model = Region

We can then filter in the URL, using GeoJSON, and we will perform a __contains geometry lookup, e.g. /region/?contains_geom={ "type": "Point", "coordinates": [ -123.26436996459961, 44.564178042345375 ] }.

GeoFilterSet

The GeoFilterSet provides a django_filter compatible FilterSet that will automatically create GeometryFilters for GeometryFields.

InBBoxFilter

Provides a InBBoxFilter, which is a subclass of DRF BaseFilterBackend. Filters a queryset to only those instances within a certain bounding box.

views.py:

from rest_framework_gis.filters import InBBoxFilter

class LocationList(ListAPIView):

    queryset = models.Location.objects.all()
    serializer_class = serializers.LocationSerializer
    bbox_filter_field = 'point'
    filter_backends = (InBBoxFilter, )
    bbox_filter_include_overlapping = True # Optional

We can then filter in the URL, using Bounding Box format (min Lon, min Lat, max Lon, max Lat), and we can search for instances within the bounding box, e.g.: /location/?in_bbox=-90,29,-89,35.

By default, InBBoxFilter will only return those instances entirely within the stated bounding box. To include those instances which overlap the bounding box, include bbox_filter_include_overlapping = True in your view.

Note that if you are using other filters, you’ll want to include your other filter backend in your view. For example:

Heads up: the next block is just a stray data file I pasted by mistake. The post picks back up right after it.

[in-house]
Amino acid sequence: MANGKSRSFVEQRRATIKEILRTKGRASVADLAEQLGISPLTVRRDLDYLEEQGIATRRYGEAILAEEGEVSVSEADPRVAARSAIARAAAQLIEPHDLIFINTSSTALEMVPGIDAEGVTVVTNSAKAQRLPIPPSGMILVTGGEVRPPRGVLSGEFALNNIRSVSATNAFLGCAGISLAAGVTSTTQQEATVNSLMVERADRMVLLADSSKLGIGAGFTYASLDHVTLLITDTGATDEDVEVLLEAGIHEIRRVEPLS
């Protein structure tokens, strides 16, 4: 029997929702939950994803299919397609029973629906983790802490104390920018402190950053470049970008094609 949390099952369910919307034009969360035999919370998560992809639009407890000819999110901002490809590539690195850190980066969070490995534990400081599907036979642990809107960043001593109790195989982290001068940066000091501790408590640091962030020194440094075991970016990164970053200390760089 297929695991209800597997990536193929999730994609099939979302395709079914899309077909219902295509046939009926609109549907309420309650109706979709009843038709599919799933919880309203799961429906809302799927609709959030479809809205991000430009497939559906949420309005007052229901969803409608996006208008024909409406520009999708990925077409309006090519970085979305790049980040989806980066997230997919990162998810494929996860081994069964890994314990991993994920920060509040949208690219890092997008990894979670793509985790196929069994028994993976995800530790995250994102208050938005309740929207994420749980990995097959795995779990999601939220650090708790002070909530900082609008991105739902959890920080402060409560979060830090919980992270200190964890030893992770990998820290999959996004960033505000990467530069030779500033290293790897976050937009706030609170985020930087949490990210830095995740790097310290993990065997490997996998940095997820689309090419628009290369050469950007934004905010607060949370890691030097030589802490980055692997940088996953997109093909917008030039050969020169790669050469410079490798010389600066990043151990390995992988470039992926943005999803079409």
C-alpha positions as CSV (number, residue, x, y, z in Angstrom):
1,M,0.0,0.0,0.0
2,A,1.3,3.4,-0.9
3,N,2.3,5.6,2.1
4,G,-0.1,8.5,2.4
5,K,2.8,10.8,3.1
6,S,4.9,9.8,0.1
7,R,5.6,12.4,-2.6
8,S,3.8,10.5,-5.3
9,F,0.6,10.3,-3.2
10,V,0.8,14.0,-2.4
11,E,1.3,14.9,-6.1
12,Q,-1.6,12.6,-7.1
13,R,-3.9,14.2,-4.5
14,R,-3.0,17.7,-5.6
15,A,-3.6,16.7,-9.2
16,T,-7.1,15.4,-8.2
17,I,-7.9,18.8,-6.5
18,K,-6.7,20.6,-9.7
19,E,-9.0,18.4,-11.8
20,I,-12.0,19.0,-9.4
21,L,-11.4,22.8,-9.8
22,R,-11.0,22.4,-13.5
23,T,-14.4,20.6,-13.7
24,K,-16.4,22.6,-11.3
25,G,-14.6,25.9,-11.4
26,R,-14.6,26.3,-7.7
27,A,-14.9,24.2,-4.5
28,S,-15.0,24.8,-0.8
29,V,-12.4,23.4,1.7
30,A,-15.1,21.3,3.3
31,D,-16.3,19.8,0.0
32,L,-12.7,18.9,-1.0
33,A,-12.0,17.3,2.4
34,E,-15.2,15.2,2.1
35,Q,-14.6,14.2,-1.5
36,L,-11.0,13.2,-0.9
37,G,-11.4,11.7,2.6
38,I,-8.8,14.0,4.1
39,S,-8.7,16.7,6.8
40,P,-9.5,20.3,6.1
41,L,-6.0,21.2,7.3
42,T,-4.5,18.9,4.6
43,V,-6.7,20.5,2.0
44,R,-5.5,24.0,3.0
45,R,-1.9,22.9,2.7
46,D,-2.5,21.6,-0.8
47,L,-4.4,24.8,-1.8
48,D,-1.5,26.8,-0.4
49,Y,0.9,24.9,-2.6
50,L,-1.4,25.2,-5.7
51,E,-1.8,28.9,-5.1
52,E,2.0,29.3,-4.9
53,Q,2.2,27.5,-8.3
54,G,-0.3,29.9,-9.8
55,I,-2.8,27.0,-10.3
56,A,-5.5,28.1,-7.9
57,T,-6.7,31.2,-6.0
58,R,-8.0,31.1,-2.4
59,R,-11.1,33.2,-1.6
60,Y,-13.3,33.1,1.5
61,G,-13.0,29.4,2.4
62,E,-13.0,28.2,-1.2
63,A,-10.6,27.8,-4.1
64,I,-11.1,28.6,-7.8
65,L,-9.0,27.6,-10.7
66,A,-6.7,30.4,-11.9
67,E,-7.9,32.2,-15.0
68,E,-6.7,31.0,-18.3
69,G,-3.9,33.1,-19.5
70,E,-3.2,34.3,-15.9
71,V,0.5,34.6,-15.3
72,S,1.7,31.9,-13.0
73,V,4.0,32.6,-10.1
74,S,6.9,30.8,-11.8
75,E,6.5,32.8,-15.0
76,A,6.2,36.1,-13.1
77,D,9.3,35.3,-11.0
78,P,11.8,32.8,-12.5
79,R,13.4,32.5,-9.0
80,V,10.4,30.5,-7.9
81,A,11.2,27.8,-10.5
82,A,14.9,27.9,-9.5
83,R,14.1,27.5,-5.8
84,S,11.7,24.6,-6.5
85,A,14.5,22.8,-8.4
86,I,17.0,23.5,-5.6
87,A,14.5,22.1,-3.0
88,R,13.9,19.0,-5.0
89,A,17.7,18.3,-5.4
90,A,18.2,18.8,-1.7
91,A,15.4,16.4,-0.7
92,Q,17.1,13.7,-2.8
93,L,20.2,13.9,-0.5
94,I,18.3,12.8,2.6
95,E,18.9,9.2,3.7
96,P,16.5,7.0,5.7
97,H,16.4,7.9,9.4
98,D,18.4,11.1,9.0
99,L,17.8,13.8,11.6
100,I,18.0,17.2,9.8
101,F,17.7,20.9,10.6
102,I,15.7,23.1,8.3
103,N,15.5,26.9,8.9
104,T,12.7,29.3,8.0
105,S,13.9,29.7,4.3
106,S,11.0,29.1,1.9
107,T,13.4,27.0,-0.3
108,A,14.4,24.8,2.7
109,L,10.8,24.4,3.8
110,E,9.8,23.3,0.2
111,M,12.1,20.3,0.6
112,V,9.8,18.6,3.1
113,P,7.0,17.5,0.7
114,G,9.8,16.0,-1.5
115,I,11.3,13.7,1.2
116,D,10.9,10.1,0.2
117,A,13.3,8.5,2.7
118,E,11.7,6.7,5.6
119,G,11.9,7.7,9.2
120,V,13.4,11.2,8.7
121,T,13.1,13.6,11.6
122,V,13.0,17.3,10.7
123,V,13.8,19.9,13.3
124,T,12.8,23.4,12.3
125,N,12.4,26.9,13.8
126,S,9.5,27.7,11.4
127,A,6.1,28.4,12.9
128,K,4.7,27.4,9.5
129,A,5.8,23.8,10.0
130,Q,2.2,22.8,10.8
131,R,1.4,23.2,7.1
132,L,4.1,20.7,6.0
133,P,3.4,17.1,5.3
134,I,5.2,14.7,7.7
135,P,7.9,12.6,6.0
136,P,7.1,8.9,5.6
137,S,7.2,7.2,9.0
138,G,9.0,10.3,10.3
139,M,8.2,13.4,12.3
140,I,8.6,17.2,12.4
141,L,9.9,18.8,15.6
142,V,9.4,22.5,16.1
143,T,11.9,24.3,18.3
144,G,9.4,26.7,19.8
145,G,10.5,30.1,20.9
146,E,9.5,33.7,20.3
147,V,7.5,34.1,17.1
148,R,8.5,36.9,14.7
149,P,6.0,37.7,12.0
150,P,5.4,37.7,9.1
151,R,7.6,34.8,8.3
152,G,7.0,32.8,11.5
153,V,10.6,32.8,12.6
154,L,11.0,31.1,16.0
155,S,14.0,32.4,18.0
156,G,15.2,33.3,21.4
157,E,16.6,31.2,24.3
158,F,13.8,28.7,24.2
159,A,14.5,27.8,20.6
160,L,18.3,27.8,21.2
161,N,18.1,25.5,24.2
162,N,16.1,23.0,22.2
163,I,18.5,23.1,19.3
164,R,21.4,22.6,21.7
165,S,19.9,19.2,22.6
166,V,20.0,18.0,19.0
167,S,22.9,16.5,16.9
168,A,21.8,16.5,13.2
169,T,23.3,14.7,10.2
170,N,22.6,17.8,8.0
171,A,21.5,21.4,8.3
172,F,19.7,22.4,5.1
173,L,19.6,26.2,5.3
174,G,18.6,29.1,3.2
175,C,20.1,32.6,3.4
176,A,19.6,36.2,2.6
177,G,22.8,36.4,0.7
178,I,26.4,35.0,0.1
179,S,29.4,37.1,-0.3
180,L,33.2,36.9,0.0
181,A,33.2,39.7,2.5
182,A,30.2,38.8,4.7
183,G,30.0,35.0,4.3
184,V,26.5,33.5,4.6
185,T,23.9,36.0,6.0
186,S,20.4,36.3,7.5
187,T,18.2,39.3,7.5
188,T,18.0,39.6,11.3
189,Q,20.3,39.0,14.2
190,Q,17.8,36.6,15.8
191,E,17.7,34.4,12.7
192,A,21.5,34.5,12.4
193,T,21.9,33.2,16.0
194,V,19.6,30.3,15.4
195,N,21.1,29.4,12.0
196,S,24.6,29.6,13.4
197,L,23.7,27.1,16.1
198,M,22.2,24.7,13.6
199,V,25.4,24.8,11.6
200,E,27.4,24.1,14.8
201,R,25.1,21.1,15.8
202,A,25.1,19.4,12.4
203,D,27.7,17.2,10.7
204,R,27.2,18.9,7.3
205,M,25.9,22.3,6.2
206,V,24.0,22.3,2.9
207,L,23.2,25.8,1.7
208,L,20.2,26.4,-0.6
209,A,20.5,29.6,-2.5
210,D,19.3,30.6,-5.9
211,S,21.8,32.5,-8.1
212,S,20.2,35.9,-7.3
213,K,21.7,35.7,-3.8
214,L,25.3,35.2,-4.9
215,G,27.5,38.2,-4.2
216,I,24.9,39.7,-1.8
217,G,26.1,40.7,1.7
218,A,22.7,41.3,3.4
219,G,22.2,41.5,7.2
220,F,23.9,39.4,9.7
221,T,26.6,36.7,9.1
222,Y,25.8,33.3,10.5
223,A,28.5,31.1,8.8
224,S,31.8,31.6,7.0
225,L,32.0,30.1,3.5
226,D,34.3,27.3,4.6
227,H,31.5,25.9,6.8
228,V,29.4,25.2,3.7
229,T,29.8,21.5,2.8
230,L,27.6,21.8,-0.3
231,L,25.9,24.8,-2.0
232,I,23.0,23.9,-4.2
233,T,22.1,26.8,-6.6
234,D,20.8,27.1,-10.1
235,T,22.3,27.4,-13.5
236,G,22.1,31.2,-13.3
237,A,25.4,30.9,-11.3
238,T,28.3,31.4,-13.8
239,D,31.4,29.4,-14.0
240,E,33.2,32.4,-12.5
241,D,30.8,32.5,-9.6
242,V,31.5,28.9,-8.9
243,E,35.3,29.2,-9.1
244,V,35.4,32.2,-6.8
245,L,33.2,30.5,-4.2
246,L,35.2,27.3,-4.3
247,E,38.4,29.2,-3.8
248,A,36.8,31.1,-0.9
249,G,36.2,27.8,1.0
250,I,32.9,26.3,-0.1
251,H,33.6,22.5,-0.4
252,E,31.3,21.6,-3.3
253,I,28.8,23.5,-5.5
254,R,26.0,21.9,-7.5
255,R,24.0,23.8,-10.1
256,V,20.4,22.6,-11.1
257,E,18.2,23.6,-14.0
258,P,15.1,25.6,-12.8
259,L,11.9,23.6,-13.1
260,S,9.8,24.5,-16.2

filter_backends = (InBBoxFilter, DjangoFilterBackend,)

TMSTileFilter

Provides a TMSTileFilter, which is a subclass of InBBoxFilter. Filters a queryset to only those instances within a bounding box defined by a TMS tile address.

views.py:

from rest_framework_gis.filters import TMSTileFilter

class LocationList(ListAPIView):

    queryset = models.Location.objects.all()
    serializer_class = serializers.LocationSerializer
    bbox_filter_field = 'point'
    filter_backends = (TMSTileFilter, )
    bbox_filter_include_overlapping = True # Optional

We can then filter in the URL, using TMS tile addresses in the zoom/x/y format, eg:. /location/?tile=8/100/200 which is equivalant to filtering on the bbox (-39.37500,-71.07406,-37.96875,-70.61261).

For more information on configuration options see InBBoxFilter.

Note that the tile address start in the upper left, not the lower left origin used by some implementations.

DistanceToPointFilter

Provides a DistanceToPointFilter, which is a subclass of DRF BaseFilterBackend. Filters a queryset to only those instances within a certain distance of a given point.

views.py:

from rest_framework_gis.filters import DistanceToPointFilter

class LocationList(ListAPIView):

    queryset = models.Location.objects.all()
    serializer_class = serializers.LocationSerializer